Movies teach us morals

Carl Plantinga's talk, "Spectator Judge: Affect and Ethics in Narrative Film and Television," delivered to the Society for Cognitive Studies of the Moving Image, argues that movies powerfully instill moral values in the people who watch them, by cueing us to "judge, believe, and feel emotions in various ways." This is the thesis of the novel I'm working on, so I read the summary of the talk with great interest:

Fiction films and television dramas, in other words, are persuasive devices. One might say that although analysis of film has largely been thought of as a branch of poetics, according to Plantinga’s argument it should better be seen as a branch of rhetoric. The spectator is typically invited by a film into the position of making judgements about characters and their actions, and this immediately makes film a moral activity. Film therefore offers a sentimental education, teaching people about emotional scripts and structures of feeling. It invites us into a state of transportation and engagement, and we are pleasurably rewarded by the moral and evaluative emotions we experience, carefully specified for us by writers and directors. For instance, we feel empathy and sympathy for a protagonist, and this will lead to relief and satisfaction in the promise of justice. In response to cruel or contemptuous behaviour of a character, we feel anger and disgust, and we are pleased to see wrong-doers punished. We recognize sacrificial acts, which induce states of admiration.

Morality at the Movies [Onfiction]

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  1. Why, yes, I am in fact aware of all of this and probably far more well versed in the subject than you are, so I don't really need your explanation of the obvious. However, having her marriage on the cover of People Magazine was a BIG FUCKING DEAL, and part of the change of how gay people were represented in media. I wish I could find the article I read but it was well over a year ago. It talked about the significance of that moment -- and how it signified ACCEPTANCE, rather than mere tolerance. People Magazine is huge and read mostly by house wives and such. Her talk show was also a big deal, and also part of the acceptance rather than mere tolerance of gay people. The magazine was just an extension of that.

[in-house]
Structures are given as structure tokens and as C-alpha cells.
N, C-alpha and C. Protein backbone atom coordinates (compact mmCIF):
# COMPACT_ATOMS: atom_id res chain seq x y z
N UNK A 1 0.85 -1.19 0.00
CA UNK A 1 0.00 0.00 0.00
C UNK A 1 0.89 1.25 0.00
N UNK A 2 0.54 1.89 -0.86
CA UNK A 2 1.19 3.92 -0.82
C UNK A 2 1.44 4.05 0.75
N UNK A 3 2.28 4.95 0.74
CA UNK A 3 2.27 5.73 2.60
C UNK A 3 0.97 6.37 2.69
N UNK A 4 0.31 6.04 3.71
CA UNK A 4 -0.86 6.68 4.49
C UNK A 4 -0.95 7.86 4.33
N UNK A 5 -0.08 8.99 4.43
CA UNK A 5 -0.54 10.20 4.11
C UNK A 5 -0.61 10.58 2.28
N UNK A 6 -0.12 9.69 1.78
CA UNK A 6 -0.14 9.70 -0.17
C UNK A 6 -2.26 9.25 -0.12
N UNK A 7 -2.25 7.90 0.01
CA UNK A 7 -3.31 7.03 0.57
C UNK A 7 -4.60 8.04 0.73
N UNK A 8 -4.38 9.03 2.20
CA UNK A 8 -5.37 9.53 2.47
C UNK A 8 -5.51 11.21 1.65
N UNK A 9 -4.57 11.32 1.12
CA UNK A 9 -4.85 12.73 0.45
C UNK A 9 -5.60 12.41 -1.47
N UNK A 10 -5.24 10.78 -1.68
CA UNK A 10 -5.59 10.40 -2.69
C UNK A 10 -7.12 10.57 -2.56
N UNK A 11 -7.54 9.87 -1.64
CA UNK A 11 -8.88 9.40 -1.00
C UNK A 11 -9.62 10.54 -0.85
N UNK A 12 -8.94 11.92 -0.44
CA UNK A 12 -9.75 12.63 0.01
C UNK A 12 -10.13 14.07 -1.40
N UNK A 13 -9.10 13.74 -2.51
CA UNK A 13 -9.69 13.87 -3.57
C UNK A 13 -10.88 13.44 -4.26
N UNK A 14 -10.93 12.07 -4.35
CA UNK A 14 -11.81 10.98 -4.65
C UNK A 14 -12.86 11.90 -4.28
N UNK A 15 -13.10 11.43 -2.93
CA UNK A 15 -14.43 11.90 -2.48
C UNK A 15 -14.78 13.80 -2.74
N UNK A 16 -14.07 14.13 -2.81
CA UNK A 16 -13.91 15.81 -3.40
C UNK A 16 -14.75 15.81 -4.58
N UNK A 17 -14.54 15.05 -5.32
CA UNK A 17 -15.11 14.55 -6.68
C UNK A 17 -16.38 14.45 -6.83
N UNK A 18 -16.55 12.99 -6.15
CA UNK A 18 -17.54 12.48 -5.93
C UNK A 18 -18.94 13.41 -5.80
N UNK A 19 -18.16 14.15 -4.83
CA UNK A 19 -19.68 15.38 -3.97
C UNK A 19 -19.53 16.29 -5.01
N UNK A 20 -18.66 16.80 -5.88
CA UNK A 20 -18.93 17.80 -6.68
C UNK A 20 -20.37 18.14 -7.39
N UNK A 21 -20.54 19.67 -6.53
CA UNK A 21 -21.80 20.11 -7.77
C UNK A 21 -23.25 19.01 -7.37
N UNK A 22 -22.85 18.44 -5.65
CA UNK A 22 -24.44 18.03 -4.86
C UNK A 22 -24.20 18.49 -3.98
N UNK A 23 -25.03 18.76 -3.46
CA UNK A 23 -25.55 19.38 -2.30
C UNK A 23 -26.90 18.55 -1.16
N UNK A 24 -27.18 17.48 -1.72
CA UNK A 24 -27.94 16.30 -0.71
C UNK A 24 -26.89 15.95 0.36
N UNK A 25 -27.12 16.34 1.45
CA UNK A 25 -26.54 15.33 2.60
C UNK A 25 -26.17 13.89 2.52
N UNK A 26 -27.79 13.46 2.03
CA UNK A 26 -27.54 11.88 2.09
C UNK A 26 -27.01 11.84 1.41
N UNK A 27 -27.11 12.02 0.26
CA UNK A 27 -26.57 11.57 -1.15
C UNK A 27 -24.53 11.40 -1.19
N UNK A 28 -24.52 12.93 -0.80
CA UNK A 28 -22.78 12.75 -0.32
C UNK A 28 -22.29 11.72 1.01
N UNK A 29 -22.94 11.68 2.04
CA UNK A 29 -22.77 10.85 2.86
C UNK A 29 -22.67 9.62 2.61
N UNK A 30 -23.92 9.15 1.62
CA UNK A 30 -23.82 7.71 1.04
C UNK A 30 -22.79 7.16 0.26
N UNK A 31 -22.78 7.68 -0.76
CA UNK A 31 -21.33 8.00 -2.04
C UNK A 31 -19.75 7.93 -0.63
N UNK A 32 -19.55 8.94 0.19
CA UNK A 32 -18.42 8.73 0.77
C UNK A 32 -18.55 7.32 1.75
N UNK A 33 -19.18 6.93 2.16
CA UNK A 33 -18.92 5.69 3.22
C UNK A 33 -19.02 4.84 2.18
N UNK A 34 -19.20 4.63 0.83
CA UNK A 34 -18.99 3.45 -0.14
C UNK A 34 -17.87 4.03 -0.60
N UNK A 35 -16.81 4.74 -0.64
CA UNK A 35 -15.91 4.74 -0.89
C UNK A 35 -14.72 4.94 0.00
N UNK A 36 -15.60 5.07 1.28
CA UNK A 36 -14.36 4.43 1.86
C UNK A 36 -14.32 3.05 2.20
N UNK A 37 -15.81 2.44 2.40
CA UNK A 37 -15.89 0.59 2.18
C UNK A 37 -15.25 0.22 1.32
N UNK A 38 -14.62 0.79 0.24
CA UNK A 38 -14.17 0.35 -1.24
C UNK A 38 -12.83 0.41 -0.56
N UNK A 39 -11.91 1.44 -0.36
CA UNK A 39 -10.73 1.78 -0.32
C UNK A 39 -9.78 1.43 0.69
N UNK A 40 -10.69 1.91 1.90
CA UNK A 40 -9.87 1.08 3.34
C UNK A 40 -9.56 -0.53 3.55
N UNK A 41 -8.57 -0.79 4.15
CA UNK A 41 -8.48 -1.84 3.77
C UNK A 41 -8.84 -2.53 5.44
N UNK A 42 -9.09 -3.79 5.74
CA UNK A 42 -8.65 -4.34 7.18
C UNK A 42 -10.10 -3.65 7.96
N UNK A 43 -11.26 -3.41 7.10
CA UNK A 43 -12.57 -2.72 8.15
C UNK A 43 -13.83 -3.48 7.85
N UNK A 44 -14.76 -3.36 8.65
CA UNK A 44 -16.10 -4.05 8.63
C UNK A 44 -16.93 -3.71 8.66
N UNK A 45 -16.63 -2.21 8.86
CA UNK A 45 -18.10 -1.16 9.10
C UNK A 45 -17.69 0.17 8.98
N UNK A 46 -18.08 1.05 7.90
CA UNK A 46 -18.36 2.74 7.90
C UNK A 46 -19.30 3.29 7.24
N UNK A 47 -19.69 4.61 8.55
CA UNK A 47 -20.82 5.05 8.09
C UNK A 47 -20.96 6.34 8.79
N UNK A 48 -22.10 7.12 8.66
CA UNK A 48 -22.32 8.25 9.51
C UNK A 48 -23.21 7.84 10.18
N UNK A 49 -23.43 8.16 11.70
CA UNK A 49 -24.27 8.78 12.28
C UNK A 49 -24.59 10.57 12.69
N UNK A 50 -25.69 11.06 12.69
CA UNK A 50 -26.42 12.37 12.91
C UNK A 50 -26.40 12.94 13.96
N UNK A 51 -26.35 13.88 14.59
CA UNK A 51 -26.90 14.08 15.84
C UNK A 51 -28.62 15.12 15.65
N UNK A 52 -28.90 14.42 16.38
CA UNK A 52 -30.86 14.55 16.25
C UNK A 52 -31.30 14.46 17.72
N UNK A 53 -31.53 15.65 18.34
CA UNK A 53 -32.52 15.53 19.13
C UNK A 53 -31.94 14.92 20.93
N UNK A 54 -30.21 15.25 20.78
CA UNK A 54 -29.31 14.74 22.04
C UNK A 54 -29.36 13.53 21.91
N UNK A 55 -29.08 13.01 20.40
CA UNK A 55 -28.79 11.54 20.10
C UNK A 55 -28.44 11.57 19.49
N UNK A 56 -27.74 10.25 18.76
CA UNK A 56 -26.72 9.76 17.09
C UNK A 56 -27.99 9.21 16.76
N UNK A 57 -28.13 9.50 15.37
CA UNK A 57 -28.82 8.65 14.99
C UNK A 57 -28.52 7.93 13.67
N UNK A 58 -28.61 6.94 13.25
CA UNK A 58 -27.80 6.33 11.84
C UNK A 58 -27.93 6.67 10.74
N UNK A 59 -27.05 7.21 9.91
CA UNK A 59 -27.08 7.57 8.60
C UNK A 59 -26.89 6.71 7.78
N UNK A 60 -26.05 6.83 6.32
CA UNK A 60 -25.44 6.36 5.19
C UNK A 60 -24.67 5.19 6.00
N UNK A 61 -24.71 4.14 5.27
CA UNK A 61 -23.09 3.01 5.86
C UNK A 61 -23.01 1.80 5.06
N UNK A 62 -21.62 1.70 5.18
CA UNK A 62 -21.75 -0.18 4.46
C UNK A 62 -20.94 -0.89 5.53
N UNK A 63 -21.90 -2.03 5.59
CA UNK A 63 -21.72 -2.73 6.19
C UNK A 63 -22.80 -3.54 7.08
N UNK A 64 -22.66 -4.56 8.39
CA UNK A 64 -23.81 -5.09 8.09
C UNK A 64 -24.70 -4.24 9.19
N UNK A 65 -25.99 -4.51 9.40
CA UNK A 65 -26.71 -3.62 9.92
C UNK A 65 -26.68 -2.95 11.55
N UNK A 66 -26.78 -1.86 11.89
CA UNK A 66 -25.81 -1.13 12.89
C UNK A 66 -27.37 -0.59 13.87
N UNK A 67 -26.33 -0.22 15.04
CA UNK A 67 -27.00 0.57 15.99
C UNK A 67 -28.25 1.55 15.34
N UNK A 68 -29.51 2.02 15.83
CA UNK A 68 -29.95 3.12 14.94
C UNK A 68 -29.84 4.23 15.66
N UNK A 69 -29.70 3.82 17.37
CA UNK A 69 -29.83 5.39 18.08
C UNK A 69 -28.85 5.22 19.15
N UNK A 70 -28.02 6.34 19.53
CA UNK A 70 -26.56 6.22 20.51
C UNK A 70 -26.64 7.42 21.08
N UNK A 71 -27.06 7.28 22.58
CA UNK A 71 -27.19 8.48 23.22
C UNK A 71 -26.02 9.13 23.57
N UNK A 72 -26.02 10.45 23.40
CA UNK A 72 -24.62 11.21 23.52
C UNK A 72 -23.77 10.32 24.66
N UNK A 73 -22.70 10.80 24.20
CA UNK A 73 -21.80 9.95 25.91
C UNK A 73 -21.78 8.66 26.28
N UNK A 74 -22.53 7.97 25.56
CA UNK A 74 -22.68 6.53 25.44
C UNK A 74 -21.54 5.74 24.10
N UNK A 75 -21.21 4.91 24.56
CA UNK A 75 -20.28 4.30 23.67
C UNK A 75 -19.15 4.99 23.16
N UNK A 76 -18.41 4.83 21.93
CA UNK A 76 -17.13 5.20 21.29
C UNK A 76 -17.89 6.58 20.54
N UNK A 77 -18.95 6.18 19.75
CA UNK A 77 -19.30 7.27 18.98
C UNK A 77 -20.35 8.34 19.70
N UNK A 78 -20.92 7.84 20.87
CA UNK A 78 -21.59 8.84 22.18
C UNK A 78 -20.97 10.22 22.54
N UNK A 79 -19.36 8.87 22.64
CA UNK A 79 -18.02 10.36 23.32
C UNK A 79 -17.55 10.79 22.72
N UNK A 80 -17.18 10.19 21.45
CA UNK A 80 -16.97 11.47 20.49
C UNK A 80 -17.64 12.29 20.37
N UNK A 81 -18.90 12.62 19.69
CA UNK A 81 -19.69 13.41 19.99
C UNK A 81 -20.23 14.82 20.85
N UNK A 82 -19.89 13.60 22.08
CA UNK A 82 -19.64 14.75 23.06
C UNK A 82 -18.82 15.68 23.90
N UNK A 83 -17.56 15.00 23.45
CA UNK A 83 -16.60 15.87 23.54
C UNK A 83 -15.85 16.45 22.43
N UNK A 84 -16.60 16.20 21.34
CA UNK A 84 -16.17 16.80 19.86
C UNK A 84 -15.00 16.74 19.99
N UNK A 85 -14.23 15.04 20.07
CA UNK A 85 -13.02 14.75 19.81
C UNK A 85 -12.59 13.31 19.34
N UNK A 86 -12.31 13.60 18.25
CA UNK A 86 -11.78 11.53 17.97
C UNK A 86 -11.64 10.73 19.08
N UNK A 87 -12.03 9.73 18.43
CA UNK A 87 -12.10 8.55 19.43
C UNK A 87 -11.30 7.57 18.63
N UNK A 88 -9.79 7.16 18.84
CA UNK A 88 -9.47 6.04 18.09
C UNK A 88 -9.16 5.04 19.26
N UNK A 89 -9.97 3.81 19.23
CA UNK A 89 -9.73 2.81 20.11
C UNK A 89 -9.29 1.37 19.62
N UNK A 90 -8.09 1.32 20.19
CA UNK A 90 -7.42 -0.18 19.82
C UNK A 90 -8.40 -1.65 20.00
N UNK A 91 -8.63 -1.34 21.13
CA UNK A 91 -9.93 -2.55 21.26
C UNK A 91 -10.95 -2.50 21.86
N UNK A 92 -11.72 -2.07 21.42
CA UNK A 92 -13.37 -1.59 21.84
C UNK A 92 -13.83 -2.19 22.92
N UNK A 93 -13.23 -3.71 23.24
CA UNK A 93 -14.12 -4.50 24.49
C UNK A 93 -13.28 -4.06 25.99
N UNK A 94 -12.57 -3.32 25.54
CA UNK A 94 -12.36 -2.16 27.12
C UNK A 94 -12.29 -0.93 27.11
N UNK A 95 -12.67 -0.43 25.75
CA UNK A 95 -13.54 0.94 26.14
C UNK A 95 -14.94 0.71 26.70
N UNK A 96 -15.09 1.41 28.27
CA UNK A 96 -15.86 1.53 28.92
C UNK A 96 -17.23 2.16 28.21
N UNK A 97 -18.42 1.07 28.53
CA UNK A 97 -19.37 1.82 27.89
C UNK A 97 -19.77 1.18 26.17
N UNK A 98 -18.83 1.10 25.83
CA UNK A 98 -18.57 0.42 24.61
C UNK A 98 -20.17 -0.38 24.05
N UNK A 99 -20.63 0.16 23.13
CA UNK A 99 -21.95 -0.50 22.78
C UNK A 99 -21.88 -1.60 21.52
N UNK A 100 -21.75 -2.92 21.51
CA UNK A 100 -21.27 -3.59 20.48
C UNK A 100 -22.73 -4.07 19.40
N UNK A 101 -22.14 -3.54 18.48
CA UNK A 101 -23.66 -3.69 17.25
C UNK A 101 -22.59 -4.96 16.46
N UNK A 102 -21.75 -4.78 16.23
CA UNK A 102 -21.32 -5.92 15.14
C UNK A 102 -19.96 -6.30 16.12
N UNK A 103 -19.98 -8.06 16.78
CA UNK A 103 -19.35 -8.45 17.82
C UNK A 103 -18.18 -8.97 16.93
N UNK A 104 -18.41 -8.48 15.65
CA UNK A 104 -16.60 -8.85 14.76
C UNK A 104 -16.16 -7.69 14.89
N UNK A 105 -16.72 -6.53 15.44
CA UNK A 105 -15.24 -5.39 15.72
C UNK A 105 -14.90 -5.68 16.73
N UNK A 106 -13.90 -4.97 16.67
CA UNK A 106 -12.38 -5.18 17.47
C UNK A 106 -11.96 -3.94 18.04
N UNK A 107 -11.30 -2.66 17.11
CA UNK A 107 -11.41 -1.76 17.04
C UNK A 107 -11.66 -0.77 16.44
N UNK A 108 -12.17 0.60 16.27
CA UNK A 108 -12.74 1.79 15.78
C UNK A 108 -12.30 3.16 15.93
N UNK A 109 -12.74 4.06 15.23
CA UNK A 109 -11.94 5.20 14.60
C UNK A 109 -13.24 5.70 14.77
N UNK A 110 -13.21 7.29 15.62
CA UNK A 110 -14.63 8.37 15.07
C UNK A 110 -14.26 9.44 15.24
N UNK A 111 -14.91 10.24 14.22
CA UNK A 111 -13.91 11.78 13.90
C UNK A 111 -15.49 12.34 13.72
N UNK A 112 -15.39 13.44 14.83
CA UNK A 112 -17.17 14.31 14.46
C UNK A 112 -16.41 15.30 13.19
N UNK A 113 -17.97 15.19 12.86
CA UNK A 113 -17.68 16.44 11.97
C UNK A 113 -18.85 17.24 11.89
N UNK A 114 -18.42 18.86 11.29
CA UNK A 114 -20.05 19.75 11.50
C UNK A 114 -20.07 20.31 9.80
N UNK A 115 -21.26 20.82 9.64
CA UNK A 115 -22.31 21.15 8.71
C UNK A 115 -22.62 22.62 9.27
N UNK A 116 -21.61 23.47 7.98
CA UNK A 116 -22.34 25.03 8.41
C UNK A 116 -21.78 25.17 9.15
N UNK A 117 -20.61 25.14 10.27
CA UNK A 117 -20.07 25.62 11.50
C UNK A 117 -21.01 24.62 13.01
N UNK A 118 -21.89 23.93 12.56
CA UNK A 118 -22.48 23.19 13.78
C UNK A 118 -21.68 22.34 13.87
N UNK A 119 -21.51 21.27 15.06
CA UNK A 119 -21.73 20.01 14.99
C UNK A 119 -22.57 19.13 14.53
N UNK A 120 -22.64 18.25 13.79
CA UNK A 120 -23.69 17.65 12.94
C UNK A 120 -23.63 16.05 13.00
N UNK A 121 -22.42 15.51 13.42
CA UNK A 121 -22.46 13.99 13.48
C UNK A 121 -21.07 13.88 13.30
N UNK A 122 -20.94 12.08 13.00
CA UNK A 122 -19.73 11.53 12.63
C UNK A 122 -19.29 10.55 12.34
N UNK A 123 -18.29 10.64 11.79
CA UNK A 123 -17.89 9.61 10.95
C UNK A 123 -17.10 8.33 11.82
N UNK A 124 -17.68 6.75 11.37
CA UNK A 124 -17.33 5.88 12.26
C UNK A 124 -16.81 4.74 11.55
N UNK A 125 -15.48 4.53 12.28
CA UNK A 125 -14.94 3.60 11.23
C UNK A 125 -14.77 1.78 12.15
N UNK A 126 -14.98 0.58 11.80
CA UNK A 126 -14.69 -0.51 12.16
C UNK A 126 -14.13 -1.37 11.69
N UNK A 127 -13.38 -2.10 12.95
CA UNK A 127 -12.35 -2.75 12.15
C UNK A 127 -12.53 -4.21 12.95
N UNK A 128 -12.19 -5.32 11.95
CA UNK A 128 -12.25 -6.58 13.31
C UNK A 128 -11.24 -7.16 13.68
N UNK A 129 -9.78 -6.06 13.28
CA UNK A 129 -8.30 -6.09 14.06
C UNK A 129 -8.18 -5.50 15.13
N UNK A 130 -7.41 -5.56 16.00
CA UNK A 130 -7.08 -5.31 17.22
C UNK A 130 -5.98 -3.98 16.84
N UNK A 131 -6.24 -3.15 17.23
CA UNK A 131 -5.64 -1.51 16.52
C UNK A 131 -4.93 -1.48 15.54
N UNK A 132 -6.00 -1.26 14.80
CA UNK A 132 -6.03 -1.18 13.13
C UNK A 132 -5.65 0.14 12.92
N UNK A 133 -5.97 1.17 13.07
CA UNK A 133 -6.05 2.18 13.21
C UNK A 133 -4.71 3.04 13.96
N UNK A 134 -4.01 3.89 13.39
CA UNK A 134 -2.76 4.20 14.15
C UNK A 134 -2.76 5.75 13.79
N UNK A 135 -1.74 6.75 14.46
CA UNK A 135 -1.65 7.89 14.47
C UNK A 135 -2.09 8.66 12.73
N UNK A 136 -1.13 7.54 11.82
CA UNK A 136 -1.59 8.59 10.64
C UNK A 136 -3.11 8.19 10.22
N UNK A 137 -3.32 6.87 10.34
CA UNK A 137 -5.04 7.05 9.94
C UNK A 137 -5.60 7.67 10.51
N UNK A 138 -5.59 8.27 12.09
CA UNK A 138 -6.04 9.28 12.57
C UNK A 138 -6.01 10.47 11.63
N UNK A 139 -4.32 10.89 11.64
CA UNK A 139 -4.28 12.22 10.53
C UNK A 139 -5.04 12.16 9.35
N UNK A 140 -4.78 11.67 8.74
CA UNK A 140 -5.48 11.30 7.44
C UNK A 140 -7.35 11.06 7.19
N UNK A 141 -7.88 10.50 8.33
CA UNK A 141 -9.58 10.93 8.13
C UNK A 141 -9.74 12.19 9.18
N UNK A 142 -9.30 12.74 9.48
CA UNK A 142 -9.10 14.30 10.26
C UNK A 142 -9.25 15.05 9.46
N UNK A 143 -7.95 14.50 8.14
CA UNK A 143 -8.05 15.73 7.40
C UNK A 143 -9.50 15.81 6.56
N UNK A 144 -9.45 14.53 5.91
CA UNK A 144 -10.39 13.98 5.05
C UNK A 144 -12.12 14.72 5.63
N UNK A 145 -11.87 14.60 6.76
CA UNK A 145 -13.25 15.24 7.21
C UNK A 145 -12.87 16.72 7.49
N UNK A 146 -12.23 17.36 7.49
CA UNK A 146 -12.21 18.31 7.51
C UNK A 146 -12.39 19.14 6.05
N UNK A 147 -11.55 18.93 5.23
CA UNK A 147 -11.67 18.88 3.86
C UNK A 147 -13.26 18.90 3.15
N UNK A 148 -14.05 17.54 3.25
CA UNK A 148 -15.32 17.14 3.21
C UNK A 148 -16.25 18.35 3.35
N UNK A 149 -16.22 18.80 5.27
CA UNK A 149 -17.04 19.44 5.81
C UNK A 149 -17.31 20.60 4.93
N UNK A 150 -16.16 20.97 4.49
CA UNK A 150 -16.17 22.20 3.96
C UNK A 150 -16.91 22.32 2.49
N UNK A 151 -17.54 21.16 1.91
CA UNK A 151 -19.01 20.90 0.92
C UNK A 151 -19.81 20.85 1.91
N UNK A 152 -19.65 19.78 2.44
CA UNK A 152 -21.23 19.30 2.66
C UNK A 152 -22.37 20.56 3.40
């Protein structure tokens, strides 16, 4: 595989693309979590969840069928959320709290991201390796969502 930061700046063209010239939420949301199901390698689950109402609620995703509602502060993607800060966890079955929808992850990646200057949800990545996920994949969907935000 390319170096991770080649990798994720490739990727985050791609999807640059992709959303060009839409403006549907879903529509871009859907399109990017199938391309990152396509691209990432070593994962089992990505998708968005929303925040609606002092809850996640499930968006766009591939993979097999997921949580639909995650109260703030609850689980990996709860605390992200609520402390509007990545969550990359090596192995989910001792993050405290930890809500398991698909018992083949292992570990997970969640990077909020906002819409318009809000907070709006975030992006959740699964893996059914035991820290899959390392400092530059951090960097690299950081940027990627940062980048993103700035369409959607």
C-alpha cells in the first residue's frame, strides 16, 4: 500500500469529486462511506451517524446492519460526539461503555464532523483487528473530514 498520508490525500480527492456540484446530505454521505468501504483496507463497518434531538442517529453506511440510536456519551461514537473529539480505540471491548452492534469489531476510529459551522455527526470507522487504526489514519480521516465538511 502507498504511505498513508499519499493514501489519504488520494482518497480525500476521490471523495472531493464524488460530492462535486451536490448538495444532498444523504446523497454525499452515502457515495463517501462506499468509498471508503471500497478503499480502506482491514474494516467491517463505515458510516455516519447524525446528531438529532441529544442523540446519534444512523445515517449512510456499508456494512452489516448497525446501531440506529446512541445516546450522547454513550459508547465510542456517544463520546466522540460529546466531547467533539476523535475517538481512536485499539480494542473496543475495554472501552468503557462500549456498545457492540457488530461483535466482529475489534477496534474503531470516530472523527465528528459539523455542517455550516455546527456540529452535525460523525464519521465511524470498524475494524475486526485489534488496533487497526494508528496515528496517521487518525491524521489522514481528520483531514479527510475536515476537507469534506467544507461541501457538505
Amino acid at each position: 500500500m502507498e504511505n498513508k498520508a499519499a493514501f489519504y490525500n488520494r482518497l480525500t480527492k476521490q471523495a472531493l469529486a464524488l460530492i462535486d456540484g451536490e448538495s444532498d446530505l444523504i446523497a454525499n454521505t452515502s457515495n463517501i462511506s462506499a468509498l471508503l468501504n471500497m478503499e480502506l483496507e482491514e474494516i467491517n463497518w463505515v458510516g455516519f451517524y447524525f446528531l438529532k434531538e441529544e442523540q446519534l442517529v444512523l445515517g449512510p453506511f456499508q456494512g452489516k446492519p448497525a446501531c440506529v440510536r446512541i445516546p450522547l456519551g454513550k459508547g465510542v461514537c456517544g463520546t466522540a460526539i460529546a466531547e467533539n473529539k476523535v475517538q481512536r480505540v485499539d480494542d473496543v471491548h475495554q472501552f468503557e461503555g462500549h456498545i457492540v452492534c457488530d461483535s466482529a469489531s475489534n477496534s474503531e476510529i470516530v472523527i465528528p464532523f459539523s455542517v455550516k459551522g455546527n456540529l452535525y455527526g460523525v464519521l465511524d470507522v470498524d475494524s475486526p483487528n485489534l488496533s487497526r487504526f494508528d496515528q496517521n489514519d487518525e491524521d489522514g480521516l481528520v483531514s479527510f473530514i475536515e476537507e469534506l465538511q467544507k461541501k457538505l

It was also one of the first times where gay people were represented as REAL people (getting married!), and not just caricatures of themselves, especially in MASS media (rather than niche gay magazines). Will & Grace was a great, ground-breaking show, for example, but it was still a bit "ha ha ha, look at this funny gay caricature!" rather than "these are real people doing human things".

    That People Magazine cover signified a huge change that Ellen was a big part of creating, not just because of her TV show, but because of her TALK show, wherein she talks often about LGBQT civil rights.

    When I saw that magazine at my local CVS, it was the moment when I went "Ah-hah!" and realized that there was no turning back.

    Trust me, for us non-straight people, seeing two lesbians get married on the cover of People mag was a Big Fucking Deal.

  2. Ouch. I was trying to voice agreement, not to be condescending. Sorry if it came off the wrong way.

  3. I promise I will never, ever claim to be any kind of expert about People Magazine. wink

  4. After reading the entire discussion, it's clear that we all understand how storytelling in general shapes our morals, and the better the storyteller, the better they can transfer the moral lesson within the story.

    What makes movies so special, though, is just how much pressure the combination of storytelling, music, camerawork and acting can put on shaping our morals. Movie sound directors have become experts in tweaking the soundtrack just right to make us like or loathe the character on the screen at the moment.

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